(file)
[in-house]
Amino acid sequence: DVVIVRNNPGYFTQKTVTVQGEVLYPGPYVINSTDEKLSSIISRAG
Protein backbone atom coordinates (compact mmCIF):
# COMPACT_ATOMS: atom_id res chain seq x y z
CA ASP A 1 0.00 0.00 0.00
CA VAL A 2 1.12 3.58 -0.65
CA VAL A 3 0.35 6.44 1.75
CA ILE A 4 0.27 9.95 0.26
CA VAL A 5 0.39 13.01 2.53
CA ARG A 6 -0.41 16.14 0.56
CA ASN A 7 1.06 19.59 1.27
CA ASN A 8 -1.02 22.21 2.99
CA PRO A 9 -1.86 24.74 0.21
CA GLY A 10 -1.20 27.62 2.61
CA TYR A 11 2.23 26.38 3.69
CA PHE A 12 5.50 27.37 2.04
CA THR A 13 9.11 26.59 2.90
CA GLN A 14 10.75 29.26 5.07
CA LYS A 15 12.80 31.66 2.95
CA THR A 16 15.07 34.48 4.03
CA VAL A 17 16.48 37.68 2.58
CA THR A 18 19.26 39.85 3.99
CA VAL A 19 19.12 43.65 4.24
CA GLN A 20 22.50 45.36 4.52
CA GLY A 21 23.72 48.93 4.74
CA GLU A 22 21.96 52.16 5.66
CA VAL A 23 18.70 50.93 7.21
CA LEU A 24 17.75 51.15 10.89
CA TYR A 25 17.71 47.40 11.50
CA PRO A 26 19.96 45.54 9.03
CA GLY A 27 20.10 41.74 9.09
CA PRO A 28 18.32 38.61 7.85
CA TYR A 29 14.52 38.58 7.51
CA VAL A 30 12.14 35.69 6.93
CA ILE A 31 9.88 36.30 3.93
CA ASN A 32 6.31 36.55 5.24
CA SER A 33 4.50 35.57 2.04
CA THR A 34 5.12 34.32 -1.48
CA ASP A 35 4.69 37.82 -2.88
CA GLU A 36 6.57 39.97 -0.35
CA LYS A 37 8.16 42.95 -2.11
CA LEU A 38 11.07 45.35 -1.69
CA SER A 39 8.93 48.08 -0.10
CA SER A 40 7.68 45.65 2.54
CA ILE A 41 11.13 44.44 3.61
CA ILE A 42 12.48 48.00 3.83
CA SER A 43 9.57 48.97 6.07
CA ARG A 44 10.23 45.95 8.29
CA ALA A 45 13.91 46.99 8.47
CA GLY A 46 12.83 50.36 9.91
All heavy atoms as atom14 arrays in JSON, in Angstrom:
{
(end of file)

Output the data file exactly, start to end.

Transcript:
[in-house]
Amino acid sequence: DVVIVRNNPGYFTQKTVTVQGEVLYPGPYVINSTDEKLSSIISRAG
Protein backbone atom coordinates (compact mmCIF):
# COMPACT_ATOMS: atom_id res chain seq x y z
CA ASP A 1 0.00 0.00 0.00
CA VAL A 2 1.12 3.58 -0.65
CA VAL A 3 0.35 6.44 1.75
CA ILE A 4 0.27 9.95 0.26
CA VAL A 5 0.39 13.01 2.53
CA ARG A 6 -0.41 16.14 0.56
CA ASN A 7 1.06 19.59 1.27
CA ASN A 8 -1.02 22.21 2.99
CA PRO A 9 -1.86 24.74 0.21
CA GLY A 10 -1.20 27.62 2.61
CA TYR A 11 2.23 26.38 3.69
CA PHE A 12 5.50 27.37 2.04
CA THR A 13 9.11 26.59 2.90
CA GLN A 14 10.75 29.26 5.07
CA LYS A 15 12.80 31.66 2.95
CA THR A 16 15.07 34.48 4.03
CA VAL A 17 16.48 37.68 2.58
CA THR A 18 19.26 39.85 3.99
CA VAL A 19 19.12 43.65 4.24
CA GLN A 20 22.50 45.36 4.52
CA GLY A 21 23.72 48.93 4.74
CA GLU A 22 21.96 52.16 5.66
CA VAL A 23 18.70 50.93 7.21
CA LEU A 24 17.75 51.15 10.89
CA TYR A 25 17.71 47.40 11.50
CA PRO A 26 19.96 45.54 9.03
CA GLY A 27 20.10 41.74 9.09
CA PRO A 28 18.32 38.61 7.85
CA TYR A 29 14.52 38.58 7.51
CA VAL A 30 12.14 35.69 6.93
CA ILE A 31 9.88 36.30 3.93
CA ASN A 32 6.31 36.55 5.24
CA SER A 33 4.50 35.57 2.04
CA THR A 34 5.12 34.32 -1.48
CA ASP A 35 4.69 37.82 -2.88
CA GLU A 36 6.57 39.97 -0.35
CA LYS A 37 8.16 42.95 -2.11
CA LEU A 38 11.07 45.35 -1.69
CA SER A 39 8.93 48.08 -0.10
CA SER A 40 7.68 45.65 2.54
CA ILE A 41 11.13 44.44 3.61
CA ILE A 42 12.48 48.00 3.83
CA SER A 43 9.57 48.97 6.07
CA ARG A 44 10.23 45.95 8.29
CA ALA A 45 13.91 46.99 8.47
CA GLY A 46 12.83 50.36 9.91
All heavy atoms as atom14 arrays in JSON, in Angstrom:
{